Looking at both of these most recent examples will give you a feel to how pump and dumps work.
The SEC is investigating these type of companies but it’s usually too little too late for the investor. Here are some recent actions by the SEC.
SEC Charges N.Y.-Based Penny Stock Promoter with Fraud
Washington, D.C., Jan. 14, 2011 – The Securities and Exchange Commission today charged an upstate New York-based penny stock promoter and his affiliated website with fraud for failing to disclose that he was paid by certain issuers to promote their stock while simultaneously liquidating millions of his own shares for profits of at least $2.95 million.
The SEC alleges that Christopher Wheeler of Victor, N.Y., received compensation at various times in 2007 and 2008 to promote several thinly-traded penny stocks on his website, OTCStockExchange.com. Wheeler’s website claimed to “have compiled a long list of successful stock picks” and to afford investors the opportunity to “make a fortune.”
SEC Freezes Funds in Trans-Atlantic “Pump and Dump” Scheme, August 15, 2008 –The Securities and Exchange Commission announced today that it obtained an emergency court order freezing the profits from an alleged $13 million international fraud involving a Seattle-area microcap company and a Barcelona stock promoter. The Commission charged Bremerton, Wash.-based GHL Technologies, Inc., and its CEO Gene Hew-Len with issuing a series of false press releases touting the company’s business dealings. The Commission also charged Francisco Abellan (also known as “Frank Abel”) of Barcelona, Spain with coordinating the scheme, sending glossy promotional mailers to over 2 million U.S. recipients and unloading over $13 million in GHL stock on unsuspecting investors. “The Street Stock Report,” a full-color glossy mailer sent to millions of U.S. addresses urging investors to purchase GHL stock quickly to see huge trading profits.
Around the same time, Hew-Len issued nine press releases over a nine-week period hyping the company. Among other things, according to the SEC, the press releases made false claims about contracts with large customers, fraudulently touting millions of dollars in potential revenues. Following this concerted promotion campaign, GHL’s stock price doubled and trading volume spiked nearly 1500%. Abellan and his entities sold their GHL stock holdings for profits in excess of $13 million. The stock, which reached a high of nearly $9 per share at the height of the scheme, now trades at under a penny.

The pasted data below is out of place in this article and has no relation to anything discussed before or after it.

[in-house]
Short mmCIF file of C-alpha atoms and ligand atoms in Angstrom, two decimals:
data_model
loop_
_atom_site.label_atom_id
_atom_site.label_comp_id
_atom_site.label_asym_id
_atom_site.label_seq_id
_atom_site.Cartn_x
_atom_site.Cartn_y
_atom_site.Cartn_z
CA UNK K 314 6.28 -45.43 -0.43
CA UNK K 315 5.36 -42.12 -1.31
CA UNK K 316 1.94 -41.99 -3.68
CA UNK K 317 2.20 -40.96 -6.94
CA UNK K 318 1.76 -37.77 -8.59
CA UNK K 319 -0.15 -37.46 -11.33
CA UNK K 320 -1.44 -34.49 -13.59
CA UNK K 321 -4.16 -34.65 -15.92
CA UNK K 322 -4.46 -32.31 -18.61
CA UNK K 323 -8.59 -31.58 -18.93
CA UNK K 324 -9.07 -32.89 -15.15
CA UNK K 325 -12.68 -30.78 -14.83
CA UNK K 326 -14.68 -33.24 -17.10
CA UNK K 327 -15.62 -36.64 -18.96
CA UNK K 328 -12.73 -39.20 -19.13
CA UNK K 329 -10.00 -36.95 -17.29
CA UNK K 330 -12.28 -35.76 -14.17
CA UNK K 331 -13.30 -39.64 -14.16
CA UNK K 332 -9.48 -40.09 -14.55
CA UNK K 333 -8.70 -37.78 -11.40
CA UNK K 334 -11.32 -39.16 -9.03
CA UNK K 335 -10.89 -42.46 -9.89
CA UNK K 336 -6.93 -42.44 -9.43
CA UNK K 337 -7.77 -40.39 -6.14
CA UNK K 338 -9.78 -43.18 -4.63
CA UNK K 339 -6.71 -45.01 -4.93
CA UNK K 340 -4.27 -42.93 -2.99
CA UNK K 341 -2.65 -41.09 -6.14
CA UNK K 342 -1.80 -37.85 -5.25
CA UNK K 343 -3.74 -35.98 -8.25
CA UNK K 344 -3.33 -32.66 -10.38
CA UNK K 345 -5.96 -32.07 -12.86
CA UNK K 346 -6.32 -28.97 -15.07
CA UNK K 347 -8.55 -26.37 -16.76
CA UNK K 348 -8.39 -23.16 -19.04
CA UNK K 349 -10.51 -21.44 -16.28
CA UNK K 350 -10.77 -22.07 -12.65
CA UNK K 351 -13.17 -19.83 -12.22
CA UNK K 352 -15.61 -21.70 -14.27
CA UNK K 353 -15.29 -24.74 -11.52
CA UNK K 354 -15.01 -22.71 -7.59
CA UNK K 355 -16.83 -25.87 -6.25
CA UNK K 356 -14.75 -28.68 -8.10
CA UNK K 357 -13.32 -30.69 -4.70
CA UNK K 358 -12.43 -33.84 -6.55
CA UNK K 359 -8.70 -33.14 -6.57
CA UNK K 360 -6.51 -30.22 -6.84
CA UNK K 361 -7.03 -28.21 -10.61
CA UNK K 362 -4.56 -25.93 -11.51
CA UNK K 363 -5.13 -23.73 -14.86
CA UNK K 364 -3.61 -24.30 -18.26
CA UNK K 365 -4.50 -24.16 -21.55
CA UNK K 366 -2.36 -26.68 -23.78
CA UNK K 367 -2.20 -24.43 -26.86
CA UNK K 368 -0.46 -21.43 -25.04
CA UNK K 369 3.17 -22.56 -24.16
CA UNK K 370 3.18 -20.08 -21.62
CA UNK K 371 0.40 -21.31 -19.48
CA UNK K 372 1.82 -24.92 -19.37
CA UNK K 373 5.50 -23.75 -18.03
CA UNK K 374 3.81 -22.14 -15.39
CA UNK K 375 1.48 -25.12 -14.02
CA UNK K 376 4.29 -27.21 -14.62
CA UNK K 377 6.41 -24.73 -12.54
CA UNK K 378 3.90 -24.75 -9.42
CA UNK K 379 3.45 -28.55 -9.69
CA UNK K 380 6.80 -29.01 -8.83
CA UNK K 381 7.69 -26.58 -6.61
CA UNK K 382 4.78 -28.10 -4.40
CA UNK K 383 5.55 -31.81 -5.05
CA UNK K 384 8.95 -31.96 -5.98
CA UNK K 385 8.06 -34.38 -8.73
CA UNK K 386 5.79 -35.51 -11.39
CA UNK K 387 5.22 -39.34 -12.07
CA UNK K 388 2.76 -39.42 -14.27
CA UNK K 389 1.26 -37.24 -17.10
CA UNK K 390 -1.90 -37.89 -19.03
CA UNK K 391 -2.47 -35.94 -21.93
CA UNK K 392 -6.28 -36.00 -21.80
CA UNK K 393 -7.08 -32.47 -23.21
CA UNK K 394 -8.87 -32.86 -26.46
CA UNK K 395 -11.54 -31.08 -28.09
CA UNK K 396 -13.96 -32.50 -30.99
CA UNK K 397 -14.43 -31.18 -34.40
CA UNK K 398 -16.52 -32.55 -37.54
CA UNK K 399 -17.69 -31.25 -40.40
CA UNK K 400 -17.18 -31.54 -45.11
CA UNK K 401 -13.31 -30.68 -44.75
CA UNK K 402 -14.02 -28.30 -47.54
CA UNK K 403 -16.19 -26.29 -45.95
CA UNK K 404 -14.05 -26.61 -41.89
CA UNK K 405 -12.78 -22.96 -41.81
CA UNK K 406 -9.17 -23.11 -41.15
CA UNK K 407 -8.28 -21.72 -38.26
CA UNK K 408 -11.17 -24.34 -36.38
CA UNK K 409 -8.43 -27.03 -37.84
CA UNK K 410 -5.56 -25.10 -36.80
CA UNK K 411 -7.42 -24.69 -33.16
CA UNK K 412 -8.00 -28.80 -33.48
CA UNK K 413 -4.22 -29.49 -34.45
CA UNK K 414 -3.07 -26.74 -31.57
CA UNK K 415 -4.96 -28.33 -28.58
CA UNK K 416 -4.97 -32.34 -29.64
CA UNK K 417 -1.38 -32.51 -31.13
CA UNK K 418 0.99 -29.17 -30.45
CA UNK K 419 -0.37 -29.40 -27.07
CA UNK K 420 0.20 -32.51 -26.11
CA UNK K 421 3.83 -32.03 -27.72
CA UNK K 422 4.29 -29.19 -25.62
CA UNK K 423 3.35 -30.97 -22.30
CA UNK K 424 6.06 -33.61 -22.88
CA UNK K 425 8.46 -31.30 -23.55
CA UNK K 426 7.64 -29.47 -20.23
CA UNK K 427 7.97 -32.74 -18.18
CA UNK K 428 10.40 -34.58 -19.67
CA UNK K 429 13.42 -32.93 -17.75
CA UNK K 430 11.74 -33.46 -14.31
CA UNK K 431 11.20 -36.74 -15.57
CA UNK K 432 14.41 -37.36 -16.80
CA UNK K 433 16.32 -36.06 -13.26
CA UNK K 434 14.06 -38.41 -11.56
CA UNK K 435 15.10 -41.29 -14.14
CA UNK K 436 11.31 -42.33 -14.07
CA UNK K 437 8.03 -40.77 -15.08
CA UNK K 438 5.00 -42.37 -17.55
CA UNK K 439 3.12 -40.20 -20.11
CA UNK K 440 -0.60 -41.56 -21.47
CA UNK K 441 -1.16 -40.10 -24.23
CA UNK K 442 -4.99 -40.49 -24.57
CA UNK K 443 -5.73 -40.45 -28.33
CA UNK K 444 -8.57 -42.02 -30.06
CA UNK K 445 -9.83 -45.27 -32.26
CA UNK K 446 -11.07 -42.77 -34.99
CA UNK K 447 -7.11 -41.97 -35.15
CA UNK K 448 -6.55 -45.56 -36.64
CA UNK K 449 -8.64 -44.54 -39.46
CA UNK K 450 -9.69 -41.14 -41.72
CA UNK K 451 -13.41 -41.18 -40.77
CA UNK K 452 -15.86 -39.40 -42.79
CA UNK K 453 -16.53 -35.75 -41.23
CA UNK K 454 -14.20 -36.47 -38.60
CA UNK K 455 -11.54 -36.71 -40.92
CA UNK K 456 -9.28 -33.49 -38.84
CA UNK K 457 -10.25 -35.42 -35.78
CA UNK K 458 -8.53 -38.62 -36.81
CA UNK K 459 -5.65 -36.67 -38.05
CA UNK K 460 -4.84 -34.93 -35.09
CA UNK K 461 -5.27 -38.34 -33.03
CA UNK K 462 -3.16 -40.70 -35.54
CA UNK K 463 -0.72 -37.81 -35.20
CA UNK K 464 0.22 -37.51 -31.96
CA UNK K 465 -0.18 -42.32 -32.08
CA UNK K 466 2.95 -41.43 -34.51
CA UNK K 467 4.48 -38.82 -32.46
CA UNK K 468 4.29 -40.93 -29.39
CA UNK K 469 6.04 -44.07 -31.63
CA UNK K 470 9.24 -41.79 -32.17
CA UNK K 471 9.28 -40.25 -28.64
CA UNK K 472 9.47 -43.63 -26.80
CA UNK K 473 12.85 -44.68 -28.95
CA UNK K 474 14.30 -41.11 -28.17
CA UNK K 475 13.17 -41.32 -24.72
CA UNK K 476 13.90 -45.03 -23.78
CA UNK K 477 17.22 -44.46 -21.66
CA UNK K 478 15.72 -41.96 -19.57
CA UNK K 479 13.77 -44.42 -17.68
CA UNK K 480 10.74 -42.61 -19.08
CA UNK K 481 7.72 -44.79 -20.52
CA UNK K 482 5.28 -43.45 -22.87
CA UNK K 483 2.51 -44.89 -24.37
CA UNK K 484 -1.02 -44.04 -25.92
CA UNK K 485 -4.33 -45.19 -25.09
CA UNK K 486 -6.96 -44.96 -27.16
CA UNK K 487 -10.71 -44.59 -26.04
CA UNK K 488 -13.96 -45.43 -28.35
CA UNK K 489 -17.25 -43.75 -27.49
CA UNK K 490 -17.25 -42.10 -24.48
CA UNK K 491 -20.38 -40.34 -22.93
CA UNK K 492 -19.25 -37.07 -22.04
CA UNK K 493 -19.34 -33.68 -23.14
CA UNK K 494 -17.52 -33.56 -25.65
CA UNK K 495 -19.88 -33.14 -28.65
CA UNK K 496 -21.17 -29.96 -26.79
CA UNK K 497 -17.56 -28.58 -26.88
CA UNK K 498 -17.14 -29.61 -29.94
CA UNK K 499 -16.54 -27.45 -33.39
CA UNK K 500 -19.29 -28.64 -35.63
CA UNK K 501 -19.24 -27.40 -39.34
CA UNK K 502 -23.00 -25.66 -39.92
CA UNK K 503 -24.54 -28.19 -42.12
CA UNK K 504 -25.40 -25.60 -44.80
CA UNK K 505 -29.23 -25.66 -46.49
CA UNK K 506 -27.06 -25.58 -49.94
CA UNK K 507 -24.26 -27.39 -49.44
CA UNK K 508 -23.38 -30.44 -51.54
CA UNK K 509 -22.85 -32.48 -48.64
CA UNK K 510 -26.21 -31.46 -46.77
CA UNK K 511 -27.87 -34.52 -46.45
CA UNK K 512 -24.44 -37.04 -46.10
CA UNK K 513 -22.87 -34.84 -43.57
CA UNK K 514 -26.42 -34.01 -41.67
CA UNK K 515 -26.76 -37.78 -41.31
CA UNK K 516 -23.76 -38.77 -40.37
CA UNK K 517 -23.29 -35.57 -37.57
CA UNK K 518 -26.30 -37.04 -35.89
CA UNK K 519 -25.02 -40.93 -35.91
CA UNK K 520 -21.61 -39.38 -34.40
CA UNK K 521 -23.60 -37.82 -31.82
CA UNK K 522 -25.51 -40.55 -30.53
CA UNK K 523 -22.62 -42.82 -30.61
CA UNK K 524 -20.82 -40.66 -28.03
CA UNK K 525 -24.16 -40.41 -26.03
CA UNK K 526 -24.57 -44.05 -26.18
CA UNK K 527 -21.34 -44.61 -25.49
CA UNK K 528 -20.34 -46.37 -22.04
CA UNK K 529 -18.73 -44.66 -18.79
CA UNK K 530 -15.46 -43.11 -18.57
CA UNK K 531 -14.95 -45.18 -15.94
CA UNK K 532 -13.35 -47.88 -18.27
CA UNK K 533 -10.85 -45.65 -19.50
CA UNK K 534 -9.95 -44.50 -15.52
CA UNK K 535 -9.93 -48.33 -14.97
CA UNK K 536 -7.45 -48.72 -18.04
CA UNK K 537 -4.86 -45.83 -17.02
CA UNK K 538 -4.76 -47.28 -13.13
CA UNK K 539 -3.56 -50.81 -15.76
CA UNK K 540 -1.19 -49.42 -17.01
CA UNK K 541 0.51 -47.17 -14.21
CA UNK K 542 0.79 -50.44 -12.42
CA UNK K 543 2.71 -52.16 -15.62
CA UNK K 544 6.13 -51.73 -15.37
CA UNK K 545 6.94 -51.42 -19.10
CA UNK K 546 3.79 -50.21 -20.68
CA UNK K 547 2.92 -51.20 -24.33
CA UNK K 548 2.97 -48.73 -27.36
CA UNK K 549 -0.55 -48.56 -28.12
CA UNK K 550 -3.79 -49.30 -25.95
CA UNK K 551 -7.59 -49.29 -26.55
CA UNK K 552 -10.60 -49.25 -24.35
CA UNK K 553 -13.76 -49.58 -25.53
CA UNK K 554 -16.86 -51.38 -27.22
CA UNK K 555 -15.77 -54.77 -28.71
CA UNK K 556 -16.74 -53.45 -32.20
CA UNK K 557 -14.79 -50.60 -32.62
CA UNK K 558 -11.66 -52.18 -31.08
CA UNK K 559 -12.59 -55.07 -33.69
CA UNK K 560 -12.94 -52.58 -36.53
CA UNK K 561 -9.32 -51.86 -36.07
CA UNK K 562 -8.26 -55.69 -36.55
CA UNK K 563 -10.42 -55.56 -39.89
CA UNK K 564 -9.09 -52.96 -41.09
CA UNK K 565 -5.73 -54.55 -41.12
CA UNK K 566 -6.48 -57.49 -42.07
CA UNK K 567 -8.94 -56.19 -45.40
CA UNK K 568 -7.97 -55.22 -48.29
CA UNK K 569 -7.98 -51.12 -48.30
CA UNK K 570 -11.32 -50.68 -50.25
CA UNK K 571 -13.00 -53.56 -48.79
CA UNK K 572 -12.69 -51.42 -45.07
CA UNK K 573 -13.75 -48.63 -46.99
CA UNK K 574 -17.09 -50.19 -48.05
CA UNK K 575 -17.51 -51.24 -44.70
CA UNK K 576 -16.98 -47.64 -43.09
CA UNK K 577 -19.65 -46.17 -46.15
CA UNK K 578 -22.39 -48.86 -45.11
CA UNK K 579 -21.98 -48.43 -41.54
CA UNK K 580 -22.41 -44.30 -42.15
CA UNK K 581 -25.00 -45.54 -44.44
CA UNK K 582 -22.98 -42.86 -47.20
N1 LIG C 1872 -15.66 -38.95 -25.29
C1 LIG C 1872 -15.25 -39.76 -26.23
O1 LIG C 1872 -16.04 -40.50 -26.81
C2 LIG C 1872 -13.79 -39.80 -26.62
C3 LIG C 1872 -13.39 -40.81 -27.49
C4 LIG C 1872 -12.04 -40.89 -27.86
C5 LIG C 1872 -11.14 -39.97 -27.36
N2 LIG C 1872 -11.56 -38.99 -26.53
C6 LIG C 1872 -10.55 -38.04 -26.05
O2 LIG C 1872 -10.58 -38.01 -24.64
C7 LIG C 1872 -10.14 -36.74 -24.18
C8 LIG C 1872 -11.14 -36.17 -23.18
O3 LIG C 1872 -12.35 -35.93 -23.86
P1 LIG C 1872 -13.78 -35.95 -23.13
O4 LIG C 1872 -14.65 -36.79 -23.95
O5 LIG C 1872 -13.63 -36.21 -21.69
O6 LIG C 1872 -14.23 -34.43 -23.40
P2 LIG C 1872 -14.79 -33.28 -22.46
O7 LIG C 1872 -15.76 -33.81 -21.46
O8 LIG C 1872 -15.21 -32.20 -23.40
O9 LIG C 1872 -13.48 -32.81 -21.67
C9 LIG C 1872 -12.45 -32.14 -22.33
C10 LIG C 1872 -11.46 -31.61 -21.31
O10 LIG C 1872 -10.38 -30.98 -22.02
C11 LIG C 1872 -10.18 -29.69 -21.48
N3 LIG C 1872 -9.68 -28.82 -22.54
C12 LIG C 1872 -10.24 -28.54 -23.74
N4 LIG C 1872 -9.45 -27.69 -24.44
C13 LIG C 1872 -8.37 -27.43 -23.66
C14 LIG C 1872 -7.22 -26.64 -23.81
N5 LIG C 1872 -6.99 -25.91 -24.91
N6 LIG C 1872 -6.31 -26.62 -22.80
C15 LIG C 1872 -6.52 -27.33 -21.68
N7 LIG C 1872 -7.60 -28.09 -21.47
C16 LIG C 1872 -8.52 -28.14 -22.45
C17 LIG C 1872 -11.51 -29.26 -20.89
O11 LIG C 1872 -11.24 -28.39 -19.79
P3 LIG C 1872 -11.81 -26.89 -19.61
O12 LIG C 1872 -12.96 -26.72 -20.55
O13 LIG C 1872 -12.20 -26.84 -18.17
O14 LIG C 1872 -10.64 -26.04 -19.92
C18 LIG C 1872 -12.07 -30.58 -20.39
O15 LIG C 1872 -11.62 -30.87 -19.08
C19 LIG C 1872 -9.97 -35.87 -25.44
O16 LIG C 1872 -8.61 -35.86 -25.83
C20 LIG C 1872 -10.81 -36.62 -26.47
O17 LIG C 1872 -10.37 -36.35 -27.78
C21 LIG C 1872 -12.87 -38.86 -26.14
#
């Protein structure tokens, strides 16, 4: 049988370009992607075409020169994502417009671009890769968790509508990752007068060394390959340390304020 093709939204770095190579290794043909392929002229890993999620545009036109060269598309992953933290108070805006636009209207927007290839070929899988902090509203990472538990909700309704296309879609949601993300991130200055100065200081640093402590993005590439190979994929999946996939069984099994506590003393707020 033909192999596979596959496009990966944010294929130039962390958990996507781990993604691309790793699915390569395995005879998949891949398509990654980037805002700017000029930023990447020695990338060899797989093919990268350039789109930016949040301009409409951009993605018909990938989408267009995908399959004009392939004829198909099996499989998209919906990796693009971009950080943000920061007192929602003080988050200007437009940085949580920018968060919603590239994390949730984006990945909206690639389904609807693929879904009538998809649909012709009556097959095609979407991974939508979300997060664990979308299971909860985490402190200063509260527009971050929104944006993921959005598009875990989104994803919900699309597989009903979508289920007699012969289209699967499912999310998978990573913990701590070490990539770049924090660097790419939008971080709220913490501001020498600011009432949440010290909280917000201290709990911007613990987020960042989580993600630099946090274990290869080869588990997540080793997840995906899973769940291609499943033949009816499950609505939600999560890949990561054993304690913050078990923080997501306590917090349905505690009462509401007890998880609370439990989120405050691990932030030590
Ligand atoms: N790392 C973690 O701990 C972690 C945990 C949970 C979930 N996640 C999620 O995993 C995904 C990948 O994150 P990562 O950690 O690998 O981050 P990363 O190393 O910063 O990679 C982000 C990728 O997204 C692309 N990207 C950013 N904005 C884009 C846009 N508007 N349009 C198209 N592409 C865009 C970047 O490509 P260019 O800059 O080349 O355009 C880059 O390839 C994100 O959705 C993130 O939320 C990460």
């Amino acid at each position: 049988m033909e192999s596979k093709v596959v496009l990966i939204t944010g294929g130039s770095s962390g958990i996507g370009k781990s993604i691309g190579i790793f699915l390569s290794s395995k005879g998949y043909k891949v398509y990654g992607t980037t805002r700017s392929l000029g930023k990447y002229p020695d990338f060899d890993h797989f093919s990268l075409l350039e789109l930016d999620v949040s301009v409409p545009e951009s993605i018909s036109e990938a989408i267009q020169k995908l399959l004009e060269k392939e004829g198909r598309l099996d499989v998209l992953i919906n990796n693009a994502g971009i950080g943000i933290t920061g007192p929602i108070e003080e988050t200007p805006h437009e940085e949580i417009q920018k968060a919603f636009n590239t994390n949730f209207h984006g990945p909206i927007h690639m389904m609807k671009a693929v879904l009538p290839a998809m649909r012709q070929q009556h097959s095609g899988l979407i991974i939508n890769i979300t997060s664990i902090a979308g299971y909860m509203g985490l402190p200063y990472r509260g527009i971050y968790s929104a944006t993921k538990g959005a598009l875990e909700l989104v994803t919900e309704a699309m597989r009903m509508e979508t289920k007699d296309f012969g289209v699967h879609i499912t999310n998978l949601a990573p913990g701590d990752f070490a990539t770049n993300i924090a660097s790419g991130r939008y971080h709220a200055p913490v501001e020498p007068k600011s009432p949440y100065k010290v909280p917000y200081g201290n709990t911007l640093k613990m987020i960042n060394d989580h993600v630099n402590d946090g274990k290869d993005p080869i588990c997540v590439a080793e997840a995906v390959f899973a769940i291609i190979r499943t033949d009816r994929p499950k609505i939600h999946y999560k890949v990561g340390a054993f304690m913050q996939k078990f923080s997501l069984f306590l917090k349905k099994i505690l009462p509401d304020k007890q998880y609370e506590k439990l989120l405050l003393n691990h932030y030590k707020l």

SEC Charges Seven in Global Warming Pump-and-Dump Scheme
Washington, D.C., Feb. 18, 2011 – The Securities and Exchange Commission today charged a group of seven individuals who perpetrated a fraudulent pump-and-dump scheme in the stock of a sham company that purported to provide products and services to fight global warming. (OTC:CTTD)
SEC Charges Company CEOs and Penny Stock Promoters in Kickback Schemes
Washington, D.C., June 30, 2011 – The Securities and Exchange Commission today filed securities fraud charges against several CEOs, their companies, and two penny stock promoters alleging they used kickbacks, a bribe and blast e-mails to manipulate trading in microcap stocks.
Persons and Places involved in RAYS- No Strangers to Pump and Dump Stories
The Raystream’s site is hosted in Germany, it was registered by Roman Rumpf, that provided the Texas office address as its Registrant Address. TheAdmin and Tech Addresses are the same: Ringstrasse 13, Berndorf, Hessen. This address doesn’t not jive with any address in SEC filings, but as we will learn later, it’s the private address of Roman Rumpf.